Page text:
TV channel tiers bring channel tears

Just about everyone has an opinion about the pros and cons of television.  For all its wonderful qualities, it has lots of things about it that can drive you crazy.
For example:
• You look through the TV listings and find several shows you really want to see.  Then you realize they’re on “Pay” TV and you either don’t get “Pay” or don’t want to pay. In fact, you’ve started to hate TV listings, because you’re always seeing great movies and shows listed that you’d like to watch but they’re on channels to which you don’t subscribe.
As the old TV saying goes, “Channel tiers bring channel tears.”  
• Sometimes it seems impossible to figure out which cable number a show is on because the listings maze is so complicated. The station may be 11, but your cable company has it on 6. And then, just when you finally get used to transposing the channel numbers and have all the combinations memorized, the cable company adds more channels you don’t want, changes the channel set-up and you’re back to square-one on Cable 3.
• You can never figure out which remote runs the TV and which remote is for the PVR, DVR, satellite, DVD, or whatever. Maybe they're interchangeable. But not on your set.
• Your kids refuse to watch the old, small-screen TV in the rec room. They want the big-screen model in the family room. They also want to record their shows at the same time you’re recording something else. 
• Does anything attract more dust than a TV screen? Yes, a TV cabinet.
• You buy a nice woodgrain DVD storage drawer, but never get around to labelling the DVDs inside that you recorded. Now everything is tucked away neat and tidy, but you have no idea what’s on any of your 30 disks.
• One of the “super” stations down in the U.S. has a promo for a show you want to see, but it gives the start time in “their” time zone. You record it an hour early or an hour late.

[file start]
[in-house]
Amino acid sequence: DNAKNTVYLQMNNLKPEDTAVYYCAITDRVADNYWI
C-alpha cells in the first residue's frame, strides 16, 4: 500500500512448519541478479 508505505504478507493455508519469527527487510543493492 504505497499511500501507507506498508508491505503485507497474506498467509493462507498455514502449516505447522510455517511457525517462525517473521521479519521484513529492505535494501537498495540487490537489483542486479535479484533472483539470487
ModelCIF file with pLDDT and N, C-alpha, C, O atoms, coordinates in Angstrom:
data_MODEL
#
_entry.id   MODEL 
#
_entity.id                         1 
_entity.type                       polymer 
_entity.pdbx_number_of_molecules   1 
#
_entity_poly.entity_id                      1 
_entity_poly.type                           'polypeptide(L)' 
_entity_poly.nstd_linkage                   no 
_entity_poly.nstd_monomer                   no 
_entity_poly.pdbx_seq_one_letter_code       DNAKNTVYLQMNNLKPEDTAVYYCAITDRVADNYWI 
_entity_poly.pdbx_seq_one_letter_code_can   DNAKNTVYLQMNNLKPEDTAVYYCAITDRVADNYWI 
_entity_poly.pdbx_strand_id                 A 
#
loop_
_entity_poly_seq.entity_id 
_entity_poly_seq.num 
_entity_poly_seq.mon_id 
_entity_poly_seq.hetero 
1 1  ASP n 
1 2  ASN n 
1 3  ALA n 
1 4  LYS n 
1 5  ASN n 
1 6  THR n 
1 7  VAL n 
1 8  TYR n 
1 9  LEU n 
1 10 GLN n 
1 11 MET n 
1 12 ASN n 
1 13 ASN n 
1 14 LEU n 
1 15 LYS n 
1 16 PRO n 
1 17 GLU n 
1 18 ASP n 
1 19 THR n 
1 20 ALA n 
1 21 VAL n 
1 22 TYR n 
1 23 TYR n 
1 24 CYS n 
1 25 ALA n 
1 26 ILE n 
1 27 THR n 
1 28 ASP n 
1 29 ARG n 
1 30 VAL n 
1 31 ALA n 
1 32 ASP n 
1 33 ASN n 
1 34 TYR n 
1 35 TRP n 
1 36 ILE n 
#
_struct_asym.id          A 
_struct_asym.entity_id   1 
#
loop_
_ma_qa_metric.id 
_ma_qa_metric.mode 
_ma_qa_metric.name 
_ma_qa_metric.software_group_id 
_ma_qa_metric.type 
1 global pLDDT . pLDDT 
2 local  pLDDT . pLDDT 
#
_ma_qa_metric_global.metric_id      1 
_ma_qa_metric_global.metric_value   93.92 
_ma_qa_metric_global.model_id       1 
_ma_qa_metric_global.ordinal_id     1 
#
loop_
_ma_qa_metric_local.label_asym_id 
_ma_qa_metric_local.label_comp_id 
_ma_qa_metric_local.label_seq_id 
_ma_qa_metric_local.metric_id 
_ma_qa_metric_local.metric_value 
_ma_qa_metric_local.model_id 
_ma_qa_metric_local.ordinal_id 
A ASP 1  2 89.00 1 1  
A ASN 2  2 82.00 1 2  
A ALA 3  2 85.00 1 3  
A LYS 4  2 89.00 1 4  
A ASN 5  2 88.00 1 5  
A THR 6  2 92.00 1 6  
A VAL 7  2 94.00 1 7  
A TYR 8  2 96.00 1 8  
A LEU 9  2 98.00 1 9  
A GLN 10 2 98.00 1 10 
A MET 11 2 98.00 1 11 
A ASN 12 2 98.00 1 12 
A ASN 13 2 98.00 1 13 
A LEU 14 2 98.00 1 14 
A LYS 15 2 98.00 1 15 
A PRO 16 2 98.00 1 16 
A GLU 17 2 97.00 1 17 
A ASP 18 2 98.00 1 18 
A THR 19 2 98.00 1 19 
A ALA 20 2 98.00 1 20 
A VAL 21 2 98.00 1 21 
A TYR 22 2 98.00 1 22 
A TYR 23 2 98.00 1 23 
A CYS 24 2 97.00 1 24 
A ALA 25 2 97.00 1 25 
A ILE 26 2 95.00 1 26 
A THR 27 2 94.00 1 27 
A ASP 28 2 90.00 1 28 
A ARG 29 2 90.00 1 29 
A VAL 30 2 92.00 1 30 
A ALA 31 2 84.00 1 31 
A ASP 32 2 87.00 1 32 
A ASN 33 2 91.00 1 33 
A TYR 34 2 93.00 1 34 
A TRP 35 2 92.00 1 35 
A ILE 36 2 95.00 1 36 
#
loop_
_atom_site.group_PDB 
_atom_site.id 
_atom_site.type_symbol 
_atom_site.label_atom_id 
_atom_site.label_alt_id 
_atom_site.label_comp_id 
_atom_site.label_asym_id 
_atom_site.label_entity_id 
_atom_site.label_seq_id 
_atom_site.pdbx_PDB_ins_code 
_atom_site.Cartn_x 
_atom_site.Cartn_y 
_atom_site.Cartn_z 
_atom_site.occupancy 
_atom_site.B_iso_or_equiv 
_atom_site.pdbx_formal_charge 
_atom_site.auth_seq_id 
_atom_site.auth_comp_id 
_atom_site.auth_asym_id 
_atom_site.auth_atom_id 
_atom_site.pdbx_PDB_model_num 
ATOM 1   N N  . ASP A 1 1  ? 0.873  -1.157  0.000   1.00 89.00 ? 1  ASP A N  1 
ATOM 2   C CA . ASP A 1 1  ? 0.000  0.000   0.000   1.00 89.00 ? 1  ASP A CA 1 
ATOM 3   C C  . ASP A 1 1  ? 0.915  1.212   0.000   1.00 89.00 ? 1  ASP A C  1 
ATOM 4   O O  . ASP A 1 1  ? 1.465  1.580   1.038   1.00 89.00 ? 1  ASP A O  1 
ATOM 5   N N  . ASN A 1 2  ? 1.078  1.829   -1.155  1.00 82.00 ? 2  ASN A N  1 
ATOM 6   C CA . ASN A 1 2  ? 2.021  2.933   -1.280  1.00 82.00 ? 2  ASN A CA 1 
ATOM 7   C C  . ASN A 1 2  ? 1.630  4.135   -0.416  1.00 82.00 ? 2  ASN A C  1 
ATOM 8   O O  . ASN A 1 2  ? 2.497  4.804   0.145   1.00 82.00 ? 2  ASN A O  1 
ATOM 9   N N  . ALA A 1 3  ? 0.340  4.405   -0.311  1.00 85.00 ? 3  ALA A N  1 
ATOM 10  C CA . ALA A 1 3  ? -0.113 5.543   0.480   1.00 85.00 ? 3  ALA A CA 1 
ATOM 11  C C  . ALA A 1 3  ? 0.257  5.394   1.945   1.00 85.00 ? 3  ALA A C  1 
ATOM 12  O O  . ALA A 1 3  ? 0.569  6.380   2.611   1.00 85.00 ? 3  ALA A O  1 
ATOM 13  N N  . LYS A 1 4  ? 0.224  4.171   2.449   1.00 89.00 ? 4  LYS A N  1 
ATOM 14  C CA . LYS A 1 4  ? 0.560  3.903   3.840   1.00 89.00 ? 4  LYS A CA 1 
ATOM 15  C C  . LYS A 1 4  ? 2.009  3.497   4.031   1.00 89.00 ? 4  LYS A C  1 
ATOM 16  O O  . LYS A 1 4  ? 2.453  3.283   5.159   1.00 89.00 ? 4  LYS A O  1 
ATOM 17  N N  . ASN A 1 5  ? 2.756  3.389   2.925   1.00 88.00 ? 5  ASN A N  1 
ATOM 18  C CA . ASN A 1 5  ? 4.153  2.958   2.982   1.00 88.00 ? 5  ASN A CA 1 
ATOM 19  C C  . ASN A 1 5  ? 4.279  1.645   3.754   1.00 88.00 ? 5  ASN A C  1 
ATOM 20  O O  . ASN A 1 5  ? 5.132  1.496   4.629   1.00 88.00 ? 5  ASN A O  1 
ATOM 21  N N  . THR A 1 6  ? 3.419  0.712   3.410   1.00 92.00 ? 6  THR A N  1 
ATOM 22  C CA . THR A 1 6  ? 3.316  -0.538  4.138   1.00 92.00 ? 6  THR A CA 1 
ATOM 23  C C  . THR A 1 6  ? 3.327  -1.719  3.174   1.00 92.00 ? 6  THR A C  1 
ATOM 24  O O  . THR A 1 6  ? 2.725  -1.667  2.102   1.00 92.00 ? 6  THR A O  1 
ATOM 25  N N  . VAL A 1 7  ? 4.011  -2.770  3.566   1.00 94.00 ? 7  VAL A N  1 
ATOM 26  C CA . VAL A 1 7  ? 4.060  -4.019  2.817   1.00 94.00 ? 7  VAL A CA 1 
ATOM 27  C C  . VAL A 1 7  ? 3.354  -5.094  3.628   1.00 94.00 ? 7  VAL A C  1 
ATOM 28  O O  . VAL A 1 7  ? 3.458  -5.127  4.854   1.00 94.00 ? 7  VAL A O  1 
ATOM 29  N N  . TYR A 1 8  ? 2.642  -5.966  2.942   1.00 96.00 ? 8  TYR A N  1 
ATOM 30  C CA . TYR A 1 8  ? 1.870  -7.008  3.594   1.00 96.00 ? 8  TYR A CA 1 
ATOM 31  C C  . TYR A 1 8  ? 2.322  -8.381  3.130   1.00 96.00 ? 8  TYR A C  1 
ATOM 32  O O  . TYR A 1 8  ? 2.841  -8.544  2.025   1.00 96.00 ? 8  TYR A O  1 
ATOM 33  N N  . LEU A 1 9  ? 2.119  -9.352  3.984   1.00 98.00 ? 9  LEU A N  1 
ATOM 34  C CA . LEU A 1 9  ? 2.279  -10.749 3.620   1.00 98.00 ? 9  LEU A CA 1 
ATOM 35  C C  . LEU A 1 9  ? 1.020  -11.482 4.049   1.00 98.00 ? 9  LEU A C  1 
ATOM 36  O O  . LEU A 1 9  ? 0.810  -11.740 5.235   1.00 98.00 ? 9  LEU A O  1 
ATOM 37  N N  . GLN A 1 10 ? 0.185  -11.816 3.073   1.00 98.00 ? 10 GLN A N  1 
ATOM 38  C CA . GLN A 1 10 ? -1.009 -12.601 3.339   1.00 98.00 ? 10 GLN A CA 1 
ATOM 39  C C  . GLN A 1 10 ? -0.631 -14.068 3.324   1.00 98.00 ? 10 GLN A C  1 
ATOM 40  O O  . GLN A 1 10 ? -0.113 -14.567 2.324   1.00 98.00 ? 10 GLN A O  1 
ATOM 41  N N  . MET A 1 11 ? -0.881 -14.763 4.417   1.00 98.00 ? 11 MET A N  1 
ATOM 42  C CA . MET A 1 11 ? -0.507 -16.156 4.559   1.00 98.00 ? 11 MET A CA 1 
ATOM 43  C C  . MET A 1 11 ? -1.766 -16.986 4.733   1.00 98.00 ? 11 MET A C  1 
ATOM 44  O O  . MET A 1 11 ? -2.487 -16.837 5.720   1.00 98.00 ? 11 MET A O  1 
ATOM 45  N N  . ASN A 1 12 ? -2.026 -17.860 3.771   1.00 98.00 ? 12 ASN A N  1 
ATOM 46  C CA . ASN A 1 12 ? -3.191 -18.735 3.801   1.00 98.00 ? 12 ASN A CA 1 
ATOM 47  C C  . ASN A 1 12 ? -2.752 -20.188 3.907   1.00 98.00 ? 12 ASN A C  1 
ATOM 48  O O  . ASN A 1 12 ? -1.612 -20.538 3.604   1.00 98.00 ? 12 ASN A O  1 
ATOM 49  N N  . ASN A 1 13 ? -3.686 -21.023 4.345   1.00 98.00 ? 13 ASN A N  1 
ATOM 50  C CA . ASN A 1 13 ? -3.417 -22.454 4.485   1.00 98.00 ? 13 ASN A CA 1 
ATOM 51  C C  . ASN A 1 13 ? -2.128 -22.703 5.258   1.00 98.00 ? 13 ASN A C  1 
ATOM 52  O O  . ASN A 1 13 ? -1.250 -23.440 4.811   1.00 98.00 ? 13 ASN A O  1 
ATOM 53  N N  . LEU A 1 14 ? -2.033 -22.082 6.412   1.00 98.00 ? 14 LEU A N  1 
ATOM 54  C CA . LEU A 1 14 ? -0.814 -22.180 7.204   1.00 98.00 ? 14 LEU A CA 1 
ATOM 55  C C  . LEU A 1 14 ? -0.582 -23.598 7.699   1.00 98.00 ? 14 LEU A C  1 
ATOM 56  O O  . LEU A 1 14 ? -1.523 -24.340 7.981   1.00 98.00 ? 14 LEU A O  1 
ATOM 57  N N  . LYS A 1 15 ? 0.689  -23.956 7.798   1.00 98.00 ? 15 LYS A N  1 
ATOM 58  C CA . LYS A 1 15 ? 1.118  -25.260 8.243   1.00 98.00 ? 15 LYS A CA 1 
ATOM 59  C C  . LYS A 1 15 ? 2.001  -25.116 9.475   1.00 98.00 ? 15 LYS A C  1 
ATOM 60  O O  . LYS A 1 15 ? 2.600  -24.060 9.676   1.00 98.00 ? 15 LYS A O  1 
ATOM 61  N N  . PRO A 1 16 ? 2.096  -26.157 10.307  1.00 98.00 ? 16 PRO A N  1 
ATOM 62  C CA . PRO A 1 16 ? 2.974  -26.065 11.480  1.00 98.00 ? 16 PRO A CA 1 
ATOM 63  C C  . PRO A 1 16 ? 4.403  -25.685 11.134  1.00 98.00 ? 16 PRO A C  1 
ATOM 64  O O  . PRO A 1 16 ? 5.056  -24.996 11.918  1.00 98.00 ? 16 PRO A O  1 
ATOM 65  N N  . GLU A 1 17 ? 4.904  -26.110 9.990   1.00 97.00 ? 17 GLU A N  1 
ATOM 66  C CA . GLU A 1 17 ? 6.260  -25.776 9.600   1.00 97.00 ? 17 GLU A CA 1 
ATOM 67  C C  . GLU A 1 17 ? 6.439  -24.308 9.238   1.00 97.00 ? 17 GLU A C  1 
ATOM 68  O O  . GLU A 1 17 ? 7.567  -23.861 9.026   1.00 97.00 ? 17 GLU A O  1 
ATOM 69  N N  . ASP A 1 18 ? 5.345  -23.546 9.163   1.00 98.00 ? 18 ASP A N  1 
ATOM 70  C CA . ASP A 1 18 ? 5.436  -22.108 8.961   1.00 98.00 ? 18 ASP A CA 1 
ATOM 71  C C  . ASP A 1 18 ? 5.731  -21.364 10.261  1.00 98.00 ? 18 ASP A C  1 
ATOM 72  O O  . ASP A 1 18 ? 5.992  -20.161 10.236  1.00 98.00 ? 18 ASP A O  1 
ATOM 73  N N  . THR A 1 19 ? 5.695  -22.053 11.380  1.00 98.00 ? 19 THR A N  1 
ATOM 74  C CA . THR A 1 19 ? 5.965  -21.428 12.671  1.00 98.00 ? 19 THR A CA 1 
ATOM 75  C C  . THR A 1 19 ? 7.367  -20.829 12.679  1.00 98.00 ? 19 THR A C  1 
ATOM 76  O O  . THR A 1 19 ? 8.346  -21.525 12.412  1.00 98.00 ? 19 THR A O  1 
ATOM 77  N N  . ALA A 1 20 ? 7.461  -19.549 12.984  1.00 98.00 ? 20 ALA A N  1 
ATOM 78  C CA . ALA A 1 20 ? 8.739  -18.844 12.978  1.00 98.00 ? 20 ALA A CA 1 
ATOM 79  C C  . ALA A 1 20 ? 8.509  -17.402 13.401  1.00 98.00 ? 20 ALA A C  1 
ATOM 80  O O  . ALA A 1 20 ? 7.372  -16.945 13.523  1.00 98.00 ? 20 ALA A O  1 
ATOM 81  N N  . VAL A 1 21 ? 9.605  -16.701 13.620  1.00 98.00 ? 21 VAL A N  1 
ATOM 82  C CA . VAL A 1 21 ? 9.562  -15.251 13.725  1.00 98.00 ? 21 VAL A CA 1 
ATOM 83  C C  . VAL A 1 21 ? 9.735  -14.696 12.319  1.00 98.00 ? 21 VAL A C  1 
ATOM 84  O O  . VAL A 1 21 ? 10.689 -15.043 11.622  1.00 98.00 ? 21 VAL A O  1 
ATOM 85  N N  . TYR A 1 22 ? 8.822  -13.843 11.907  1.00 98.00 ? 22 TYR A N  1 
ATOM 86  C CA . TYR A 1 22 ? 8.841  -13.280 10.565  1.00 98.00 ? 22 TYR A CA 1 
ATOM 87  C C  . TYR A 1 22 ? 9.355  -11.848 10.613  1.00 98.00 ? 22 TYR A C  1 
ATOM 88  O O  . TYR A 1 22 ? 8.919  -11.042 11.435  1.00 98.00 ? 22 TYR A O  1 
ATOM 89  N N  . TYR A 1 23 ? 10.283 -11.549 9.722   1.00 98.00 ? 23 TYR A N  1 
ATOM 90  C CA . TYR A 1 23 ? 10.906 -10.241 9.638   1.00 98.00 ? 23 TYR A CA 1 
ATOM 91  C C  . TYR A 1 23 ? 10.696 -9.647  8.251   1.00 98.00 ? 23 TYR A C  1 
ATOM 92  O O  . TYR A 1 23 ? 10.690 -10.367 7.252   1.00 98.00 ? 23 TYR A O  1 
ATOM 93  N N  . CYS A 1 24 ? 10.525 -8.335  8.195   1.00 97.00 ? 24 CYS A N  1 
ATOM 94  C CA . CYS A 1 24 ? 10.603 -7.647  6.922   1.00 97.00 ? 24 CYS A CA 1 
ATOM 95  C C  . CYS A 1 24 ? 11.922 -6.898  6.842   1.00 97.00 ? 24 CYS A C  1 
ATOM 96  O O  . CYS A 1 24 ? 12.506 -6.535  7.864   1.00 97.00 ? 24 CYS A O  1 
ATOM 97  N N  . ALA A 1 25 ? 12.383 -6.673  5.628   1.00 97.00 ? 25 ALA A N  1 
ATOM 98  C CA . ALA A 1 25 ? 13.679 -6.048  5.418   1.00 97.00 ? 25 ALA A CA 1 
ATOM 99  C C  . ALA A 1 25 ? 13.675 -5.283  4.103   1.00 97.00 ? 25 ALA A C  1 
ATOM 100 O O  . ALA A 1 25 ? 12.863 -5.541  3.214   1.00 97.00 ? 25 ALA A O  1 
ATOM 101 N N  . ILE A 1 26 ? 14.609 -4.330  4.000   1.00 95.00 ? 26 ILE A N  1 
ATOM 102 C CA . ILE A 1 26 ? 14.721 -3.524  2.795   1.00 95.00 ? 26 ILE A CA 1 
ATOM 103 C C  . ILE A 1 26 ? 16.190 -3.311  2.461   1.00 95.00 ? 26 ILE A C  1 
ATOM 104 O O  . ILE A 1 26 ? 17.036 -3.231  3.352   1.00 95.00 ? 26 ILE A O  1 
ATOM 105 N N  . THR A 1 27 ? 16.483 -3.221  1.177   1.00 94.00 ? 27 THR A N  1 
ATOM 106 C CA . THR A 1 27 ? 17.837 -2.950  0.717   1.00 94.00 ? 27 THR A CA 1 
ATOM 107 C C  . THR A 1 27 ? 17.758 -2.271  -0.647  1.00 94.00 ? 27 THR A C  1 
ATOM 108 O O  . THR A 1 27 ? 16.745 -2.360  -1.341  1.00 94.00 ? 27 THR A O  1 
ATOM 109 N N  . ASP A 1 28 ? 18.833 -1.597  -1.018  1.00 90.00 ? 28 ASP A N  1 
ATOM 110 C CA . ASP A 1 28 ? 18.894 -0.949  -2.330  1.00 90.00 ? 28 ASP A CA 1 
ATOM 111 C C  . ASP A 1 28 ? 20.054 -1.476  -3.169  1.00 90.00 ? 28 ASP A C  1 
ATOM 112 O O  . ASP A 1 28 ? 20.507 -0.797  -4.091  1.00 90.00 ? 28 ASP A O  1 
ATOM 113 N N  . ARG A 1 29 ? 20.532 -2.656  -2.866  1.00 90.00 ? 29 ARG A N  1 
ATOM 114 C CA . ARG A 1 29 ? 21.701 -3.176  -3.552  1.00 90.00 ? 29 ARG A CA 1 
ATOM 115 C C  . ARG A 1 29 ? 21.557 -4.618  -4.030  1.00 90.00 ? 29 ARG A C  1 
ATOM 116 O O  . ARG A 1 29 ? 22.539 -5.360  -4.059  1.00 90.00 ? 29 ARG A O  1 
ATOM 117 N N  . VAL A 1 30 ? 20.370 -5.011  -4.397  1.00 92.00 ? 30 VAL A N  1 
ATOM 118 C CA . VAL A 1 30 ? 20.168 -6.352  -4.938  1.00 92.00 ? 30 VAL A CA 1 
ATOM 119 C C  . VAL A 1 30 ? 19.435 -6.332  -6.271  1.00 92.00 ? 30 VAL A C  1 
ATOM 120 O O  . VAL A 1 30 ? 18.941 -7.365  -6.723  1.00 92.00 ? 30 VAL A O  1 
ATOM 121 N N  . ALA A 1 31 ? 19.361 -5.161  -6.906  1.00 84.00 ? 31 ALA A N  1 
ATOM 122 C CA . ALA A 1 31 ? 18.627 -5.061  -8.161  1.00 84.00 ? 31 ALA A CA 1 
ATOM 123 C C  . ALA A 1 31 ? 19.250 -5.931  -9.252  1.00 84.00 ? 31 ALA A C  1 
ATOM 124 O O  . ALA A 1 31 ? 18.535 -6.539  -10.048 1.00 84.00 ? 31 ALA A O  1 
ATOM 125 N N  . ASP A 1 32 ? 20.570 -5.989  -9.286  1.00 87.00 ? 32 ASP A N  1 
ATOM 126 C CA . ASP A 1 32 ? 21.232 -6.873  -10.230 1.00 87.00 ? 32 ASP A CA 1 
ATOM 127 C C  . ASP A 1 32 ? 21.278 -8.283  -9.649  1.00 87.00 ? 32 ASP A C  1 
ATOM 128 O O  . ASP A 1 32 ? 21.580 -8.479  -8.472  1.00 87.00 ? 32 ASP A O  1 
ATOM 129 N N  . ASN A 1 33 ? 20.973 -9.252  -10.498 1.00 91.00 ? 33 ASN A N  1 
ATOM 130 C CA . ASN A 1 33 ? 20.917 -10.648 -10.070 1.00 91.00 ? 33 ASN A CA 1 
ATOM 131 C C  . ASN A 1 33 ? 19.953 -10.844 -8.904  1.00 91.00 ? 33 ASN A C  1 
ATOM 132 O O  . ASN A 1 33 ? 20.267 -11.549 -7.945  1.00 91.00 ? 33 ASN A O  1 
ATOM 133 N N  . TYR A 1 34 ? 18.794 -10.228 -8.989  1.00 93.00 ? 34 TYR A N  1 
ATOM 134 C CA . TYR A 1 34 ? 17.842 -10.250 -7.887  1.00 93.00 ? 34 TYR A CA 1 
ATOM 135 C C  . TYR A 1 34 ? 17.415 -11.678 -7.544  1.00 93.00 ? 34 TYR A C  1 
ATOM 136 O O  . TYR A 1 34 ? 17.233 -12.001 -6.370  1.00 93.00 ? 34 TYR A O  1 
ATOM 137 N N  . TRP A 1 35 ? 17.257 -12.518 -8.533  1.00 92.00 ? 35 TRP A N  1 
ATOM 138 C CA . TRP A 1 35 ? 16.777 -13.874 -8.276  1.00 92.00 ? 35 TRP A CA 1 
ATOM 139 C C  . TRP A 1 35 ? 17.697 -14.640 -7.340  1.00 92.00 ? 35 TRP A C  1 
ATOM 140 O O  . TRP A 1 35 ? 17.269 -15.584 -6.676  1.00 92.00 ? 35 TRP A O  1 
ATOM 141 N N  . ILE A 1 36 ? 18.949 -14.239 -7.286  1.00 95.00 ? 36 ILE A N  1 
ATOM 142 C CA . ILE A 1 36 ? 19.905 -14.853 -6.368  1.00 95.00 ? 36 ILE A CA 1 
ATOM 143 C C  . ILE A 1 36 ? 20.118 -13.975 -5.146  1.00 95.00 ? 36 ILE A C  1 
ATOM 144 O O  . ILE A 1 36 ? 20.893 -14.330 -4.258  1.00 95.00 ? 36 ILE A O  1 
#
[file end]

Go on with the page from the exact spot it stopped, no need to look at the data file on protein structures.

• How can it be that there’s nothing worth watching on all those cable or satellite channels to which we now have access.  It takes forever to scan through all of them, but often there’s nothing decent to watch.
This is why men love “channel surfing” with the remote. We’re looking desperately for something worthy of our attention.
By the time you scan through all those channels, you’ve probably forgotten which show you thought you might like to come back to. And if you did find it,  it would probably be over.
• When it turns out that there IS something good on TV, there’s always something good on every channel. That’s when you know it’s a ratings “sweep” week.  All the good shows are on every channel for two solid weeks and then it’s back to the usual time-filling tripe. 
Spreading the good shows in amongst the weak stuff all through the season would be a lot better. But apparently, that’s not economically sound from a TV business perspective. After all, they wouldn’t want advertisers saying: “Look at that network’s fabulous ratings. They were great for two weeks and the rest of the time — they stunk!” 
• The Law of TV Hype: The shows that networks promote look like they’ll be really good, but when you tune in to that show, it’s crumby. But it looked so good in the promo, didn't it? This proves that you can make anything look good in 15 or 30 seconds. 
The same law also applies to movies.
• Why do TV weather people always refer to shower “activity?” Is that some sort of special rain? What’s the matter with good old regular rain?
Will we soon be treated to sun “activity?”  And then, cloud, fog, partly cloudy, hazy and snow “activity?”  
I guess I’d have to admit, though, even with all its irritants, I love TV.  As a person who’s old enough to remember when there was no TV,  I still find it entertaining and often highly educational. Anything Kardashian, notwithstanding!